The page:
Run under world-renowned media tycoon Rupert Murdoch, The News of the World was part of the News Corporation group. Running a weekly circulation of 2,987,730 copies on average, the paper was once the highest selling Sunday newspaper in the UK. Generally the paper was considered to have a centre-right political stand, but it supported the Labour Party during Tony Blair’s three General Election wins (1997, 2001, 2005). The newspaper was printed from 1843 to 2011, after which it ceased publication. Our News of the World archive contains original copies of the newspaper that make fascinating keepsake gifts. 

History of the News of the World

Founded by John Browne Bell, the first edition of the News of The World was published on October 1st 1843. This paper had an opening editorial which described the motivation behind the introduction of the publication as being made to suit all classes. In line with this, the newspaper was sold at a low and affordable price of three pence, aiming to secure circulation within the poor and rich. The first edition also went on to declare that it will ‘seek the patronage of no party’ and that it will support the prosperity of all classes. When the newspaper first began publishing, it was the cheapest newspaper available and targeted the newly literate working class. In particular, it established itself as the newspaper reporting on titillation, shock and criminal events. 

Having a long standing association with the News of the World, the Carr family were part of a syndicate that acquired the publication in 1891. Sir Emsley Carr was appointed editor in 1891 and held this position for over 50 years until 1941 when he passed away. Under the Carr ownership, the News of the World became one of the biggest selling English-language publications in the world by 1950. Gaining further popularity on the 23rd October 1960, it merged with The Empire News – a Sunday newspaper for the British Empire. News of the World also had printing locations abroad, including Cyprus and Florida, USA. 

news of the world original newspaper archive

In 1969 the News of the World was bought by Murdoch after he gained support from the Carr family. On the 15th November 1969, Murdoch acquired The Sun which was bought to become the daily sister paper to the News of the World. Up until present day these two publications have remained sister papers and are both still owned by the News Corporation Group. A magazine accompanied the paper from 1981 onwards and it changed its format in 1984 from broadsheet to tabloid. The magazine contained real-life stories and celebrity interviews, along with other topics such as body and soul, fashion, beauty and lifestyle.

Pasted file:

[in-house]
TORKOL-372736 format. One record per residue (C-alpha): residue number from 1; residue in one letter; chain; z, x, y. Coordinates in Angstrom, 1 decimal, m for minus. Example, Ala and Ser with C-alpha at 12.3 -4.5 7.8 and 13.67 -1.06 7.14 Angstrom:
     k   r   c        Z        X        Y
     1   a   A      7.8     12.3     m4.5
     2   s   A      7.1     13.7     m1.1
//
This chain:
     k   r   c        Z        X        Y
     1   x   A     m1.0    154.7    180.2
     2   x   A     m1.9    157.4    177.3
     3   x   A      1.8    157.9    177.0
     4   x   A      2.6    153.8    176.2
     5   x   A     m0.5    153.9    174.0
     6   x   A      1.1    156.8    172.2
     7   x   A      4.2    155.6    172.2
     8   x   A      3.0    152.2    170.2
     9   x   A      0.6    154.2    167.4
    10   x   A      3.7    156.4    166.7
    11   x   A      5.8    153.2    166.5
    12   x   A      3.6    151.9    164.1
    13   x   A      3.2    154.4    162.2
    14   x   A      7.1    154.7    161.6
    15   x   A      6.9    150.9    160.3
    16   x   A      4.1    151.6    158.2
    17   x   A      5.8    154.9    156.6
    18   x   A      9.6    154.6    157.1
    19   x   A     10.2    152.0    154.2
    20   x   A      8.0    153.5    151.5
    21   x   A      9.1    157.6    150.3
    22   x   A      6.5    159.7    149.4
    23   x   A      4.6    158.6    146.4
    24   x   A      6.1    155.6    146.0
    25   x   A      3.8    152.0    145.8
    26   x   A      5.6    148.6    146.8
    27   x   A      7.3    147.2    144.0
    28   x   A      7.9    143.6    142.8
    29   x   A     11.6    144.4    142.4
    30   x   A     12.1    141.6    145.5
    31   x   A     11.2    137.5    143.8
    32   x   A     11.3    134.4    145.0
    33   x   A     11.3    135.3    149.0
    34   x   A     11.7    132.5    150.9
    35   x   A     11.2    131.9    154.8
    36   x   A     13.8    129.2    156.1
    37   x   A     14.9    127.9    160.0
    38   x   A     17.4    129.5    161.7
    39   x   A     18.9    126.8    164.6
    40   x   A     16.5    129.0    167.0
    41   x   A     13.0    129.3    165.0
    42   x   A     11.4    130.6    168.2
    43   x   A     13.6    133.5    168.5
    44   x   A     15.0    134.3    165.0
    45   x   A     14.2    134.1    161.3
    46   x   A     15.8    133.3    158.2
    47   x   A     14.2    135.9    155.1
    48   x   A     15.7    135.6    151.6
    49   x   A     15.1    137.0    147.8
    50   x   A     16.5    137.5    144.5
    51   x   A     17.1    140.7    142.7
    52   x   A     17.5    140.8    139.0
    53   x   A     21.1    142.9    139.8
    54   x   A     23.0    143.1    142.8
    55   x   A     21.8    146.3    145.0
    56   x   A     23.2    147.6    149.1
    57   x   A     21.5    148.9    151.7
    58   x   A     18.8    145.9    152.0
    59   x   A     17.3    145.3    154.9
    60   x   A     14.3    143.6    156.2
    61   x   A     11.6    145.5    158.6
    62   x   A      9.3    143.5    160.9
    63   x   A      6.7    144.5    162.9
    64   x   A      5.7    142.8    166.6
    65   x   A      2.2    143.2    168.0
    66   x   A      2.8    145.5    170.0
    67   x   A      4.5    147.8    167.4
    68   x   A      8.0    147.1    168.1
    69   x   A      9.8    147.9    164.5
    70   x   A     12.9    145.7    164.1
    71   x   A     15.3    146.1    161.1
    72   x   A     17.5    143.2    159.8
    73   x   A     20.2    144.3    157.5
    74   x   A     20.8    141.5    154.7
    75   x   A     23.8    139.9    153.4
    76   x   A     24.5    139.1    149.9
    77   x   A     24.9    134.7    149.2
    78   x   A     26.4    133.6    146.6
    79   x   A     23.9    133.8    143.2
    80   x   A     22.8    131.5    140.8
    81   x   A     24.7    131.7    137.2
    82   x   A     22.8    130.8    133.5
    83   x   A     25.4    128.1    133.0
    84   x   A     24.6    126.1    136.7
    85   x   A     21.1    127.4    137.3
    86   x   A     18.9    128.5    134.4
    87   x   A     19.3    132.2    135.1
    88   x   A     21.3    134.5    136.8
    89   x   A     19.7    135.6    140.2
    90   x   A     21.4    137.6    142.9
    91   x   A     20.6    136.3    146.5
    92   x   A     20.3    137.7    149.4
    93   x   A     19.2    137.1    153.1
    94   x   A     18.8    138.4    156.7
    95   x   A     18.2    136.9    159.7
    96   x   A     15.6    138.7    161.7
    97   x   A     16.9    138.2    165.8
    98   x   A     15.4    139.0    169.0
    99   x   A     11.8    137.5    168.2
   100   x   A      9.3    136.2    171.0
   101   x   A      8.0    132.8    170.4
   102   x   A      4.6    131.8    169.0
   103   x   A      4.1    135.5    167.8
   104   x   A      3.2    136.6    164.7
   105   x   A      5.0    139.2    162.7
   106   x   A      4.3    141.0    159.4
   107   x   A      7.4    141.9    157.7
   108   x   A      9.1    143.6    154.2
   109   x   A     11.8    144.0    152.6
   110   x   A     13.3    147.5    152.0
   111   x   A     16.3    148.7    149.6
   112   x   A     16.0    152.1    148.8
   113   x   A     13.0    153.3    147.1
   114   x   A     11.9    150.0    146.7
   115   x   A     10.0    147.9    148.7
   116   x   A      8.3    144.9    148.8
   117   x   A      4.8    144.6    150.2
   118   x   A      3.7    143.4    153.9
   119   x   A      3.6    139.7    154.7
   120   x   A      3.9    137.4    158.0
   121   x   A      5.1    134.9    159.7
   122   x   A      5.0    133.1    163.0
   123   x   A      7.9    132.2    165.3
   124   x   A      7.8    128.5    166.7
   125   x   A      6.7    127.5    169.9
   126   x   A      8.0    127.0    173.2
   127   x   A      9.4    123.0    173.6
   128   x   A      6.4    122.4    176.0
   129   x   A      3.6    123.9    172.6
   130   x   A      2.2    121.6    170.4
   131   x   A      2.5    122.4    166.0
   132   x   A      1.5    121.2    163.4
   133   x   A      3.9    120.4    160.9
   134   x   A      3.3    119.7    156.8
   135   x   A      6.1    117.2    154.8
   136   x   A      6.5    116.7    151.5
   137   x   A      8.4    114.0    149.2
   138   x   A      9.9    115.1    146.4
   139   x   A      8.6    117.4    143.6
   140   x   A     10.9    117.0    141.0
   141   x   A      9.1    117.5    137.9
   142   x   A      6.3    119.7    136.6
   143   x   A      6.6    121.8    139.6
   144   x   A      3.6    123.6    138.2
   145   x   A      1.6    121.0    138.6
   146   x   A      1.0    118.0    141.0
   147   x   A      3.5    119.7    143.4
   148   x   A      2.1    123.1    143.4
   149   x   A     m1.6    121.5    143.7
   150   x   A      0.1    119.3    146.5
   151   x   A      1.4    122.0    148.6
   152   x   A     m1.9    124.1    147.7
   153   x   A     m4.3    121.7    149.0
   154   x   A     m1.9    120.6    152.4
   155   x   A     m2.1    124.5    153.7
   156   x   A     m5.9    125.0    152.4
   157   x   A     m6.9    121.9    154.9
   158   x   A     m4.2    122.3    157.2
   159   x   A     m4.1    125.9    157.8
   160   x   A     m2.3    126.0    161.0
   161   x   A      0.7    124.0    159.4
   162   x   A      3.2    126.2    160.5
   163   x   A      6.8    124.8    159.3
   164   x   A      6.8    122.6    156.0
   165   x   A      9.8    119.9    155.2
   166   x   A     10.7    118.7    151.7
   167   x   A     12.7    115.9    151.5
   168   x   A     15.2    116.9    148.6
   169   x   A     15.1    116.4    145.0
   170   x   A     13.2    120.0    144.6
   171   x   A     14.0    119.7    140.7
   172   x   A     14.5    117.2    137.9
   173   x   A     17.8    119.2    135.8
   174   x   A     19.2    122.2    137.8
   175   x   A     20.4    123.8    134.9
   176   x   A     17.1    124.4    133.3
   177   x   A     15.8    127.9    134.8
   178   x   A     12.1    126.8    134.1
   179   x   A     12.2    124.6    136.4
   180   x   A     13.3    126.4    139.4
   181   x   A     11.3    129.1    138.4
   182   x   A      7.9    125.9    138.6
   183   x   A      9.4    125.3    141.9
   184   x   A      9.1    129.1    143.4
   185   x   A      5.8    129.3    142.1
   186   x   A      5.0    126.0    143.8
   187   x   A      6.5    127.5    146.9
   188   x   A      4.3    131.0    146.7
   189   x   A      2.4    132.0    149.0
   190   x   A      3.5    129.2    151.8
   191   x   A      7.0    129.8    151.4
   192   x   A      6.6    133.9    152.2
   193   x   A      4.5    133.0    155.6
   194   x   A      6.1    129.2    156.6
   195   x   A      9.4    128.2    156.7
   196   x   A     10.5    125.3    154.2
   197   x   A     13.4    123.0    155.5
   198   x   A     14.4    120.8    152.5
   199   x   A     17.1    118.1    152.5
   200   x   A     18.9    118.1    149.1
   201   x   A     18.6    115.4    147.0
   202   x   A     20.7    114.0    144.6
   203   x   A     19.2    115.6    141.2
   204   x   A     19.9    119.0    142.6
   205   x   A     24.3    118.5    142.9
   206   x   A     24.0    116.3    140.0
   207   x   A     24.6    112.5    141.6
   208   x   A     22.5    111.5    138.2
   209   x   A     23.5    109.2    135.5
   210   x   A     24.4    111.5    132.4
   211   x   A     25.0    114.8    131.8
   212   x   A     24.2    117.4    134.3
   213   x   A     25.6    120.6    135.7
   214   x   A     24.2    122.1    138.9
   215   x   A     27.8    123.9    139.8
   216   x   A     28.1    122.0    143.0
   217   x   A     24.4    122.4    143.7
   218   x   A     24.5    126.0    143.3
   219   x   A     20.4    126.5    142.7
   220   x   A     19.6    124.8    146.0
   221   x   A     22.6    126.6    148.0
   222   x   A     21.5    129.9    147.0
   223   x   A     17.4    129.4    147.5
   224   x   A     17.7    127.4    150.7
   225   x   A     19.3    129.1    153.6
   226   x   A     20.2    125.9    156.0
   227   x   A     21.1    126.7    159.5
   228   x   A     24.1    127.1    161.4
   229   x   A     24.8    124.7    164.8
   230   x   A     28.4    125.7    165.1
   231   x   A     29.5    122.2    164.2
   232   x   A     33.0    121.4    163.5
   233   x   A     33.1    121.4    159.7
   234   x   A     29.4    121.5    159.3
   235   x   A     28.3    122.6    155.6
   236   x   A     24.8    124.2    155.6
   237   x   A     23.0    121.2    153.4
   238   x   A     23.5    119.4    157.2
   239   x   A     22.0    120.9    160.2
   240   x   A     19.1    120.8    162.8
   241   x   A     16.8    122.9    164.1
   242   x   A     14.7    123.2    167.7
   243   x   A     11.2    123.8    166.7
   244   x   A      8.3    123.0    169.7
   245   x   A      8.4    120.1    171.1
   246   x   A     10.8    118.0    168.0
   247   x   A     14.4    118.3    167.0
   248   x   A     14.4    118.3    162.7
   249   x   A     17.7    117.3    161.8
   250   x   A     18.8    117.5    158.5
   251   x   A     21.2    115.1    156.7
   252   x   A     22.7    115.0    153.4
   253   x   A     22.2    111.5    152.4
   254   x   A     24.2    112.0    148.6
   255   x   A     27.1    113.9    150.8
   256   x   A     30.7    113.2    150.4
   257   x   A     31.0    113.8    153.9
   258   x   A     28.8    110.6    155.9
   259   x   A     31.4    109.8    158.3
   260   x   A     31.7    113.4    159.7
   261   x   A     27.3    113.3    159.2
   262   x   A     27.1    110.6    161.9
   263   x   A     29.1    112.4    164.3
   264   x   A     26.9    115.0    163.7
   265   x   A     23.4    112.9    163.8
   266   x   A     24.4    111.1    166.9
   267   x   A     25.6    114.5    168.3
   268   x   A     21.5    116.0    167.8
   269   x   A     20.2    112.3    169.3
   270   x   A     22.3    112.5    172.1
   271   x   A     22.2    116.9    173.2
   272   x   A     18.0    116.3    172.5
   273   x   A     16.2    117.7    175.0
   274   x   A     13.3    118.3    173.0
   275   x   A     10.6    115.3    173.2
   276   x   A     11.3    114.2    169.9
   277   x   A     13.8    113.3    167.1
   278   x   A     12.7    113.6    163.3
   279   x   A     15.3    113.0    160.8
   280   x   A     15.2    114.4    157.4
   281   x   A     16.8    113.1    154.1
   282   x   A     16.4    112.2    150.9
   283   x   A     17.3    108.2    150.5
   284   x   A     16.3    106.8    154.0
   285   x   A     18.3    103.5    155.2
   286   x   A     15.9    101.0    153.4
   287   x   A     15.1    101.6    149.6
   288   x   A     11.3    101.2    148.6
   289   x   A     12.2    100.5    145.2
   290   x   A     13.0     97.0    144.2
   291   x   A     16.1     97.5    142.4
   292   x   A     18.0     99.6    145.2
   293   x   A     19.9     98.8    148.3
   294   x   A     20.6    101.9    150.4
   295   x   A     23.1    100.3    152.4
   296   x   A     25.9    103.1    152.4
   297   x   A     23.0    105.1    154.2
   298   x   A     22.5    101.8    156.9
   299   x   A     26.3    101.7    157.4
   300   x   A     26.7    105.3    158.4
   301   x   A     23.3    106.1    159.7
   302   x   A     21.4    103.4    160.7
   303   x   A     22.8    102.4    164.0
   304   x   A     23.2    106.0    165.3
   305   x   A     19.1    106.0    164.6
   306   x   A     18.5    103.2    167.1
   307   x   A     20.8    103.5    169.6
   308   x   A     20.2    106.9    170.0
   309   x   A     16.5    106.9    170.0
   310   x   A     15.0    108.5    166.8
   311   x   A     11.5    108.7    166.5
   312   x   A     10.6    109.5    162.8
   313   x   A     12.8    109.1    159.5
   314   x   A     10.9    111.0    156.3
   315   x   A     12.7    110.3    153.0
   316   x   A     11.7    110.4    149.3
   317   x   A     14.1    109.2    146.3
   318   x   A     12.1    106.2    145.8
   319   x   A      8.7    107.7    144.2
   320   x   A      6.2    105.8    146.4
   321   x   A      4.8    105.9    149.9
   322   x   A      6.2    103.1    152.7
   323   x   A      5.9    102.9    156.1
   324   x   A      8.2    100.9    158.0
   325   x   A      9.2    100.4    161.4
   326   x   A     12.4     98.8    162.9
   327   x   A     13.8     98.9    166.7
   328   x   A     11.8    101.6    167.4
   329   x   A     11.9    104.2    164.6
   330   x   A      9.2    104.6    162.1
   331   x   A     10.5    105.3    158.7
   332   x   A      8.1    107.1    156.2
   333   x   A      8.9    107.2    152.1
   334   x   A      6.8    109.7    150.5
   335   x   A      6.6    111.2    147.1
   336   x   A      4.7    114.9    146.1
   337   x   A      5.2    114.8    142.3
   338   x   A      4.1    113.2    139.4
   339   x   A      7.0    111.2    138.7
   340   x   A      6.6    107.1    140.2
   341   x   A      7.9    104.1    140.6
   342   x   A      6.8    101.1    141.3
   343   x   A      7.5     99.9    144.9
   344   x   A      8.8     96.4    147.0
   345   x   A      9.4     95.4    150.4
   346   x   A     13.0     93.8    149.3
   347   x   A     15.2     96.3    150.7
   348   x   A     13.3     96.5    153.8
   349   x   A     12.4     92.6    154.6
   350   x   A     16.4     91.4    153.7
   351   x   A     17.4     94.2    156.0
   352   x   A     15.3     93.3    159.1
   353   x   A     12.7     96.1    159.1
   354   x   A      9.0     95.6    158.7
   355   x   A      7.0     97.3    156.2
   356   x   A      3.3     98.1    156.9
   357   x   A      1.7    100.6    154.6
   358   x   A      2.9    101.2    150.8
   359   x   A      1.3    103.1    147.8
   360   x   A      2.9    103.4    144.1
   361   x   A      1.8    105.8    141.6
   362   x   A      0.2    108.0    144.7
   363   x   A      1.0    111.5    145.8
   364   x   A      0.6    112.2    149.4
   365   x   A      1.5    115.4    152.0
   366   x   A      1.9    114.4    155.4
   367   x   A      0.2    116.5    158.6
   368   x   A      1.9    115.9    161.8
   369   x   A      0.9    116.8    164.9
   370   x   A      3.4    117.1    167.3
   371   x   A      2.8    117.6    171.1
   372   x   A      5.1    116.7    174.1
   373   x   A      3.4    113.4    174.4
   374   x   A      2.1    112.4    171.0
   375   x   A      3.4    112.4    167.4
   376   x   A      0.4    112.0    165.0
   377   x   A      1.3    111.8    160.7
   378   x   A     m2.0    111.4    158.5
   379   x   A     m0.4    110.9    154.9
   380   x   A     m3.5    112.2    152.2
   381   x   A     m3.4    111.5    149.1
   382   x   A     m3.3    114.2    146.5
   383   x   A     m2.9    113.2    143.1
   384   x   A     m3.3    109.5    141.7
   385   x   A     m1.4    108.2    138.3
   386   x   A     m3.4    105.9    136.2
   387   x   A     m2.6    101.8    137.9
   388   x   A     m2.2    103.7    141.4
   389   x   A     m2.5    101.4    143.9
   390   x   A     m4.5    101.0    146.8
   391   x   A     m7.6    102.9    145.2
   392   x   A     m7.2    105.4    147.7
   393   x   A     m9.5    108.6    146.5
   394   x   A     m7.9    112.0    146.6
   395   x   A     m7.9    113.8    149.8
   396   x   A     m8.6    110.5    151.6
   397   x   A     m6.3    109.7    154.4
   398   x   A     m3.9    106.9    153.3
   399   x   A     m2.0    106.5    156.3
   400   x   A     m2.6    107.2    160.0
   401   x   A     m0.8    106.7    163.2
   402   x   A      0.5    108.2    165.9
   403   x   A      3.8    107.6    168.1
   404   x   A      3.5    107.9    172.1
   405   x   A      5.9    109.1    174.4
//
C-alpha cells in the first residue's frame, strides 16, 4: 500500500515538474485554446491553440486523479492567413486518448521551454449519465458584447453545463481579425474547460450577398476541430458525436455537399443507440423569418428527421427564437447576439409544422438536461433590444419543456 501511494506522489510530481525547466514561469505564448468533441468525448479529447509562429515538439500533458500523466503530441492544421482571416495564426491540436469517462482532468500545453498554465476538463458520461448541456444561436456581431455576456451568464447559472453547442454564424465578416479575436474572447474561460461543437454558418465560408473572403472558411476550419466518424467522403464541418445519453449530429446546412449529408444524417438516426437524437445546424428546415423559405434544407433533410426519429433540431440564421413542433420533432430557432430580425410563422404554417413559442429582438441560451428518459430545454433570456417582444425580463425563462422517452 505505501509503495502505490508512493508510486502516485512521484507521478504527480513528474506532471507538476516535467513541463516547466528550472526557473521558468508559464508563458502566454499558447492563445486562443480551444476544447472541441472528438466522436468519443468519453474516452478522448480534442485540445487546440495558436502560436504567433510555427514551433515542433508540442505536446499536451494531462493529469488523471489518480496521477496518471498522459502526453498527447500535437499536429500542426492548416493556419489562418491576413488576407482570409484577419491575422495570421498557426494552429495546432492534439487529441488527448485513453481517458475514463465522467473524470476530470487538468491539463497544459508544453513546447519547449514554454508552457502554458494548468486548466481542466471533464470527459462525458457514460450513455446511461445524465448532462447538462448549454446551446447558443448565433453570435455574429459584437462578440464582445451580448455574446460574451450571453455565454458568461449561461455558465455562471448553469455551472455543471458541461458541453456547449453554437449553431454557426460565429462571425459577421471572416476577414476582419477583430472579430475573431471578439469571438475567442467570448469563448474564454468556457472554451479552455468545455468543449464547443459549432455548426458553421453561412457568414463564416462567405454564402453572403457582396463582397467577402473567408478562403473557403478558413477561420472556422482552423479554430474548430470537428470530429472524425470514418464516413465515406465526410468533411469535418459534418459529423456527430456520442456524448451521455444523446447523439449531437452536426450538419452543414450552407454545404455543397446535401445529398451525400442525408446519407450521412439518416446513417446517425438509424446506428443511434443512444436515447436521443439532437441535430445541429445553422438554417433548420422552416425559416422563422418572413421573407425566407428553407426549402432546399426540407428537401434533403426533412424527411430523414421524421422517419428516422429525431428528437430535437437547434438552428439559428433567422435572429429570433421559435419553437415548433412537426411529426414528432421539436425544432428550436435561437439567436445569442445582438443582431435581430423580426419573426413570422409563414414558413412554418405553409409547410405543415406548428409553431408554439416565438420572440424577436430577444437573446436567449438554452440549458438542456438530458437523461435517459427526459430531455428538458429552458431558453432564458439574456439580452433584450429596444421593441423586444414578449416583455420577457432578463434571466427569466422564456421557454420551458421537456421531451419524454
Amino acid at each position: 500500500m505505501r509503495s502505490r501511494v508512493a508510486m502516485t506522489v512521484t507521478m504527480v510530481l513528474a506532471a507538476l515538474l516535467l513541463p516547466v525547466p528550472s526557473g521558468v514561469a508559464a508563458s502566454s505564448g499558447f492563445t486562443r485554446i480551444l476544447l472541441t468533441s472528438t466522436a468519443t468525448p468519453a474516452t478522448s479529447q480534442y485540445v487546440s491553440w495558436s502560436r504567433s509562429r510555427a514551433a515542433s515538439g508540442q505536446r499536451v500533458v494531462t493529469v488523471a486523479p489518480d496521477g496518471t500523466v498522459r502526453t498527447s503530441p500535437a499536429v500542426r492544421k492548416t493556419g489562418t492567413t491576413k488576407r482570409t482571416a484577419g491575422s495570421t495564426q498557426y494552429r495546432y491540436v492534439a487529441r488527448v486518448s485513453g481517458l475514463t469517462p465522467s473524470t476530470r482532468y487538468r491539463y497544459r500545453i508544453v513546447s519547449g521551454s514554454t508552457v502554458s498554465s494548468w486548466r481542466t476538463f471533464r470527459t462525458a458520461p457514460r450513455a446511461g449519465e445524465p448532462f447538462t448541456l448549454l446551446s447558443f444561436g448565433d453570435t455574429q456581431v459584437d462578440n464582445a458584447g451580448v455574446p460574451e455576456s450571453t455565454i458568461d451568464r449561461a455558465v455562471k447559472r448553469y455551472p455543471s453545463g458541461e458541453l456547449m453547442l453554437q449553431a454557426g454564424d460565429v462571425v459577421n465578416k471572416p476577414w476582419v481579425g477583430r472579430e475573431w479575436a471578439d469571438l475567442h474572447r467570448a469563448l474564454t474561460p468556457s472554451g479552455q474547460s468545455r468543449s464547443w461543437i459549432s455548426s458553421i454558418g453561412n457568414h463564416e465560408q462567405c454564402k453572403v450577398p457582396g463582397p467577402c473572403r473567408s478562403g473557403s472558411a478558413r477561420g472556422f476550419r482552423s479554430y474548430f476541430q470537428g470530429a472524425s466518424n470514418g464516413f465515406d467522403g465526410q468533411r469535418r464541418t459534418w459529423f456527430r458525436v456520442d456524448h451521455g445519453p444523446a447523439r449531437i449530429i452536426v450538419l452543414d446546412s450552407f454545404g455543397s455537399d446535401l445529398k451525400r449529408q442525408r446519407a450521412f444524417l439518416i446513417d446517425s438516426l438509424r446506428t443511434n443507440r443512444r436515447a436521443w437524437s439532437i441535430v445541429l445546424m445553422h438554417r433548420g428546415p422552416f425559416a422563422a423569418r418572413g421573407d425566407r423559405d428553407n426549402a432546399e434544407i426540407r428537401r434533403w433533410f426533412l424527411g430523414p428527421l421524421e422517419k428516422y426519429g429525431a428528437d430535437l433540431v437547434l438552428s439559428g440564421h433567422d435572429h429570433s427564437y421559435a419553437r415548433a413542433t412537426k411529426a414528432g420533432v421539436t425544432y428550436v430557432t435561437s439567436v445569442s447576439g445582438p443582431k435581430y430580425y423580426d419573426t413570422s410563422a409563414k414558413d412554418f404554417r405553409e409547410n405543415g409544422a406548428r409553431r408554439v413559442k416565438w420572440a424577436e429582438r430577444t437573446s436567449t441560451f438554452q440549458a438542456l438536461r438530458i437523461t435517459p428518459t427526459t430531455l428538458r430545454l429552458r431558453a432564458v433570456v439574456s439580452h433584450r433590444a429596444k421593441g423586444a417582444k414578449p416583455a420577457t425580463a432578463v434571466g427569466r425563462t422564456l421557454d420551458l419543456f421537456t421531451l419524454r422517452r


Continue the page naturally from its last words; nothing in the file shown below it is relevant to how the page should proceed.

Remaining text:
The newspaper concentrated heavily on celebrities’ private lives and various scandals and was part of numerous controversies throughout its existence. In 2006 the paper’s royal editor, Clive Goodman and private investigator, Glenn Mulcaire were accused of accessing the private voicemail of royal aides after stories regarding Prince William were published. The accusation led to a police investigation and the two were jailed as a result. The News of the World editor at the time, Andy Coulson, resigned.

Allegations of phone hacking re-emerged in 2009 when reports of the newspaper settling claims from three victims out of court. The Metropolitan Police opened investigations in 2011 to fully review the cases raised in 2006 as more victims had stepped forward. The major turning point in the case was the revelation that murdered schoolgirl Milly Dowler’s voicemail had been targeted, a scandal the newspaper could not recover from as advertisers boycotted the publication.

After the paper was disgraced by the infamous ‘phone hacking scandal’ of 2011, it ceased operations on July 11th that same year and 200 people lost their jobs. The final edition featured the headline “Thank you and Goodbye” and the newspaper sold 3.8 million copies, which is roughly a million more than usual sales. The paper announced that the majority of the profits from the final edition would go to good causes, along with its advertising space. After the closure of News of the World, Murdoch was responsible for launching The Sun on Sunday, where some of the News of the World journalists became employed. Historic Newspapers house back issues of the News of the World up until this day and these are now truly considered ‘collectibles.’

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